Obama says civil war in Syria 'haunts me constantly'
Rebel fighters take part in a training session in the northeastern city of Deir Ezzor, on March 25, 2014. (By Ahmad Aboud for Agence France-Presse.)

President Barack Obama has admitted his inability to end Syria's brutal civil war still haunts him, but insisted his refusal to put his hand on the scales was the right choice.

In an interview with celebrated presidential historian Doris Kearns Goodwin, published Wednesday, Obama cited Syria when asked about difficult choices during his eight years in office.

"There are always things that I think I wish I could have done better," Obama said as he prepares to leave the White House this January.

"But there aren't a lot of situations where I look back and I say, the decision I actually made or the course we actually pursued was the wrong course."

A "good example of that is the situation in Syria, which haunts me constantly," he added.

Obama has been pilloried for his refusal to step in to end a conflict that has killed 300,000 people, allowed Russia and Iran to assert their power in the Middle East and created a refugee crisis that has destabilized Europe.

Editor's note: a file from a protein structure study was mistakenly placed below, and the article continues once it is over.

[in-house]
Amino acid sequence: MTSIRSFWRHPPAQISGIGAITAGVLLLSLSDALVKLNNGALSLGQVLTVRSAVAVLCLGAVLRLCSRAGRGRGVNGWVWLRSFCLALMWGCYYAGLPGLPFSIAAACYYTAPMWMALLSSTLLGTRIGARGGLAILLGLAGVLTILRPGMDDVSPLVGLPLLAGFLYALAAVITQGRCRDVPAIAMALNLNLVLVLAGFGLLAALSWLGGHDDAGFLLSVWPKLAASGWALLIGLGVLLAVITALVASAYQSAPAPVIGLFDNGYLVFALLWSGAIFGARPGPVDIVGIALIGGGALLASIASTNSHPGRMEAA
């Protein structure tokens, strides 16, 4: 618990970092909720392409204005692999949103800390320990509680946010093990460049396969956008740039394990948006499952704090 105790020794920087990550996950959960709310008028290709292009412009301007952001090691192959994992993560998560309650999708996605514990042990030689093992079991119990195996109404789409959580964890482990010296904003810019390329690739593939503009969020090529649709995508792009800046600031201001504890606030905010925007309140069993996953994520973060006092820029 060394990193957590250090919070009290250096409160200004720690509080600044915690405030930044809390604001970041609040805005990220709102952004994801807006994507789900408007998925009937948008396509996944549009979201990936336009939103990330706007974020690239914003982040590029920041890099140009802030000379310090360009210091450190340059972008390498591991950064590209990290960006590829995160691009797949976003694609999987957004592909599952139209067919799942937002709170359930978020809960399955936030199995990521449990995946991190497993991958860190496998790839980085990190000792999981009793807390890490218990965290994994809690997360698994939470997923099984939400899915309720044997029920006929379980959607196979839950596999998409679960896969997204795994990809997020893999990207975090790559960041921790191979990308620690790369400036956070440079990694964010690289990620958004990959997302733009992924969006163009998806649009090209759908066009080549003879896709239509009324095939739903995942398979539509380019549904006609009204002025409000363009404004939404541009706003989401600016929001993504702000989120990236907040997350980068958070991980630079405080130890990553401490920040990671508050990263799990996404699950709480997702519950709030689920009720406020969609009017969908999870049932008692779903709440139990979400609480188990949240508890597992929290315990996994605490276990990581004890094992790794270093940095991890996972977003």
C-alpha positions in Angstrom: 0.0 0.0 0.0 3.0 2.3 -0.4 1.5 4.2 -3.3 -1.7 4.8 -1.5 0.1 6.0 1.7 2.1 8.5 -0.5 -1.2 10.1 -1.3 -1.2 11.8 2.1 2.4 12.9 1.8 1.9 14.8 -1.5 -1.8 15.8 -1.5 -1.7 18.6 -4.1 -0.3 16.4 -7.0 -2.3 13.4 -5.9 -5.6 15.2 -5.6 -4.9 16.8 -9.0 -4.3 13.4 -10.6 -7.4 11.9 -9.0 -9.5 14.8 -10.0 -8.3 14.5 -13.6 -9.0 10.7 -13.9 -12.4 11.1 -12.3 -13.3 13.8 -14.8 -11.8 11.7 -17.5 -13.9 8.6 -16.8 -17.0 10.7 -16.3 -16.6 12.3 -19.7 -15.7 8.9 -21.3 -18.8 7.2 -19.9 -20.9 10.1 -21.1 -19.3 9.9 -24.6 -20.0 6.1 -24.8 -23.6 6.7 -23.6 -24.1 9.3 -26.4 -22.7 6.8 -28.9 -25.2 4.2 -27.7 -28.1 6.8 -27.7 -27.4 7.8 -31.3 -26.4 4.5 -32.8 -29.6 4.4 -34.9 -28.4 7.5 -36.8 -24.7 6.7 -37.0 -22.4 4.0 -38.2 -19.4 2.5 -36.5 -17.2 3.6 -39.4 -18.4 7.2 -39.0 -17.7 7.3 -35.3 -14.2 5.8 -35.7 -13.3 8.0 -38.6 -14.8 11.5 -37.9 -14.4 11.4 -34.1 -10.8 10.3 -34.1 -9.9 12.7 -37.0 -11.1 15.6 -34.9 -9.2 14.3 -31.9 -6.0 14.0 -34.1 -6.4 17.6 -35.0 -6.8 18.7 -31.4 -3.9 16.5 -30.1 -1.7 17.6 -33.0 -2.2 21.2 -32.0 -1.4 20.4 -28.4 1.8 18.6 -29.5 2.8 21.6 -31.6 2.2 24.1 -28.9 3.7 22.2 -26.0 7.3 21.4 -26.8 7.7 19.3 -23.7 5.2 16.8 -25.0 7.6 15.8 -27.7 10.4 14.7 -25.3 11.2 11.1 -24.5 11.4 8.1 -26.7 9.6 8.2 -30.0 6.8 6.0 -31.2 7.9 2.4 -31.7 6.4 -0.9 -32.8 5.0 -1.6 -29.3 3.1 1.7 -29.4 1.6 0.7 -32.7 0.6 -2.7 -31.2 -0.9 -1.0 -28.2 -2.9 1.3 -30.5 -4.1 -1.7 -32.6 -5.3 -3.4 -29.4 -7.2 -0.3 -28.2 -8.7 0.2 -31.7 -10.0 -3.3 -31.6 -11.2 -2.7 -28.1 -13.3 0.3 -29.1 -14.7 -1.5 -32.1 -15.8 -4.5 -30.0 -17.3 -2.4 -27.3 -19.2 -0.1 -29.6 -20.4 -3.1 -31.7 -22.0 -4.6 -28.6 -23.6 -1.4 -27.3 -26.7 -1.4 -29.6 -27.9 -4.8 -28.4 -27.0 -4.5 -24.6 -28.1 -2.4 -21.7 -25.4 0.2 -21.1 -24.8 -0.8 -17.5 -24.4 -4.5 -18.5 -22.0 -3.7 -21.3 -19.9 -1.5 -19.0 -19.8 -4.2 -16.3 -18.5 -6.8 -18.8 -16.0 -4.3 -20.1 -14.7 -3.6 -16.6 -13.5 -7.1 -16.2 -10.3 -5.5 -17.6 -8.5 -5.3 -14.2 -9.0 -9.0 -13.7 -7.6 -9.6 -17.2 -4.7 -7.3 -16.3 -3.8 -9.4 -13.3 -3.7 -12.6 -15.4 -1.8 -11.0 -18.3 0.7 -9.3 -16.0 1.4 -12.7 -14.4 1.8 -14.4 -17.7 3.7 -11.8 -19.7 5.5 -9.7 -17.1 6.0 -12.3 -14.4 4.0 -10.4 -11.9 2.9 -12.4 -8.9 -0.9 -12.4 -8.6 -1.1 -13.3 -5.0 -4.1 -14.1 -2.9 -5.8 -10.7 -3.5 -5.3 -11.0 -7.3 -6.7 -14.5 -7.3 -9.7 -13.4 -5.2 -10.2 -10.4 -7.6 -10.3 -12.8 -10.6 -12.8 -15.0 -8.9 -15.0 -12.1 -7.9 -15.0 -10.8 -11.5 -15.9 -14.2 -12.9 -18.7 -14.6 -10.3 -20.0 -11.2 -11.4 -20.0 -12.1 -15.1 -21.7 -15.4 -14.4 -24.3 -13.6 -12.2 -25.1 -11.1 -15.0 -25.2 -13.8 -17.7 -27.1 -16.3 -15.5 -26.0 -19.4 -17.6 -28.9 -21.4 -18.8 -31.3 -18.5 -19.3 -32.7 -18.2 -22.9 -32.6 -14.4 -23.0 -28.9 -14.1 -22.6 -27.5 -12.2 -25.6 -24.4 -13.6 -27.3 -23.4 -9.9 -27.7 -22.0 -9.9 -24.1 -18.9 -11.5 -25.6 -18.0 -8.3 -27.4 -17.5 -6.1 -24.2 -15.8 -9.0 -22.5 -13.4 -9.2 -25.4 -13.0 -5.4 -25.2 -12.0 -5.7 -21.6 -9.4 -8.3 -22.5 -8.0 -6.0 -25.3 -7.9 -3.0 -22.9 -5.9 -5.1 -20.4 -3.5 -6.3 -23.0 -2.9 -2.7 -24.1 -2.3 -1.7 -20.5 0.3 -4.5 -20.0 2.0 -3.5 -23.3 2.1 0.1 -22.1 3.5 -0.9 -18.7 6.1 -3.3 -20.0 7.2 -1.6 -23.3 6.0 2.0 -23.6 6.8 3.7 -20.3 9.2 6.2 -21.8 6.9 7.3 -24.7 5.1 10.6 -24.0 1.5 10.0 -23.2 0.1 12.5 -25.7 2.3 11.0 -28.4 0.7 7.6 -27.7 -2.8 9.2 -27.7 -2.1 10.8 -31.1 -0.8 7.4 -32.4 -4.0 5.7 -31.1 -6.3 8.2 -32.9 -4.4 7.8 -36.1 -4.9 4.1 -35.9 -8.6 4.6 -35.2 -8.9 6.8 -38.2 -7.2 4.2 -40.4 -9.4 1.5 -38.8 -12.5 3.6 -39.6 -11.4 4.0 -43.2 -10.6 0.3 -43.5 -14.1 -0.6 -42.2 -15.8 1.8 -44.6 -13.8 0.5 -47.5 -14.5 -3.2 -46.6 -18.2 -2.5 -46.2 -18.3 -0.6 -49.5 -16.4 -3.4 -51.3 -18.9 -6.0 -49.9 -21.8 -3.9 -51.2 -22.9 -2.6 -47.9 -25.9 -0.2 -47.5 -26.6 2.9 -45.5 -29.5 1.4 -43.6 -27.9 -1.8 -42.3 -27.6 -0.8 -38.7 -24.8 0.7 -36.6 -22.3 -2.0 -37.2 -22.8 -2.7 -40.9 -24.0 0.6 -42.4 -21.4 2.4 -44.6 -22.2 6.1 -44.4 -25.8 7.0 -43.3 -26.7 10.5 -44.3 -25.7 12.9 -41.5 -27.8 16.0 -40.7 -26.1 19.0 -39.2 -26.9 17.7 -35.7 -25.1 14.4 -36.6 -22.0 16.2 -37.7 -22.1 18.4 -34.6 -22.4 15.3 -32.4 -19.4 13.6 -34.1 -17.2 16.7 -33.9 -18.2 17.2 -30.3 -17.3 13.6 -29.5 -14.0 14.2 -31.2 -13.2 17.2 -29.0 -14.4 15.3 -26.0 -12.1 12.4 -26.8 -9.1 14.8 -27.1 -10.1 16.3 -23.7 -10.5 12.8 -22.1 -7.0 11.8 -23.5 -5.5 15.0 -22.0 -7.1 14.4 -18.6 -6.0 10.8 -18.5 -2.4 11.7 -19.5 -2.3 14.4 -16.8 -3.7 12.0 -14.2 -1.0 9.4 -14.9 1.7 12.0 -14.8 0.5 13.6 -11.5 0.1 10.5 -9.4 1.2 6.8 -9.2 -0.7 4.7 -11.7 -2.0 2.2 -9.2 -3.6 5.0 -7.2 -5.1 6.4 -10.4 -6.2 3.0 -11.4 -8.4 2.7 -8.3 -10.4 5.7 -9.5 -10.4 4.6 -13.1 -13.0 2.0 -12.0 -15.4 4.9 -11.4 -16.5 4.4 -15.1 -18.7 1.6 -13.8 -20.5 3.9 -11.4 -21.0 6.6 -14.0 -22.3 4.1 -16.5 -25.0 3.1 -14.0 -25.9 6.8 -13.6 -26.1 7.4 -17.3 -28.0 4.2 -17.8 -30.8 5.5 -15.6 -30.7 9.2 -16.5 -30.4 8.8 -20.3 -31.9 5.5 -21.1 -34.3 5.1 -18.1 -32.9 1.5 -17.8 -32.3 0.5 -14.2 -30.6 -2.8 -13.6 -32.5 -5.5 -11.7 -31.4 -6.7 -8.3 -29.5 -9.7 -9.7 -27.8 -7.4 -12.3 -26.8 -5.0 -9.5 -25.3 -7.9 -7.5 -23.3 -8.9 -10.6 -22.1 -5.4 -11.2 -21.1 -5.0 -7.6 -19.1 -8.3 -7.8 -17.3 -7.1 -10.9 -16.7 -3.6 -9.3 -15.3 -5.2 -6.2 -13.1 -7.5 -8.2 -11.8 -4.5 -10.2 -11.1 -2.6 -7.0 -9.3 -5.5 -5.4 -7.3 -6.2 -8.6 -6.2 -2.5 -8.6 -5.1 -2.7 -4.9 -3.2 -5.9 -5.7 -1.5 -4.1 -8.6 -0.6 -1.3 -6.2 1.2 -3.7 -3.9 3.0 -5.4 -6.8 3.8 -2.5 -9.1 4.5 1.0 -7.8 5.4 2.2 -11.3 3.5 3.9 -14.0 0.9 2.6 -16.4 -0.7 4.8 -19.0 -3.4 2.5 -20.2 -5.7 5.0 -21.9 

"I would say of all the things that have happened during the course of my presidency, the knowledge that you have hundreds of thousands of people who have been killed, millions who have been displaced, [makes me] ask myself what might I have done differently along the course of the last five, six years."

But, reiterating a long-made point, he said the options for toppling Bashar al-Assad were woeful.

"The conventional arguments about what could have been done are wrong. The notion that if we had provided some more modest arms to Syrian rebels -- that somehow that would have led to Assad's overthrow more decisively.

"The notion that if I had taken a pinprick strike when the chemical-weapons issue came out, as opposed to negotiating and getting all those chemical weapons out -- that that would have been decisive. All those things I tend to be skeptical about.

"But I do ask myself, was there something that we hadn't thought of? Was there some move that is beyond what was being presented to me that maybe a Churchill could have seen, or an Eisenhower might have figured out?"

Obama's policy in Syria has focused on trying to get Russia to use its supposed influence over Assad to end the war.

A series of US-Russia ceasefire deals have failed.

Russia's deployment of ground troops to Syria and a sustained bombing campaign targeting rebels and jihadists has stopped the collapse of the regime and turned the tide of the war in Assad's favor.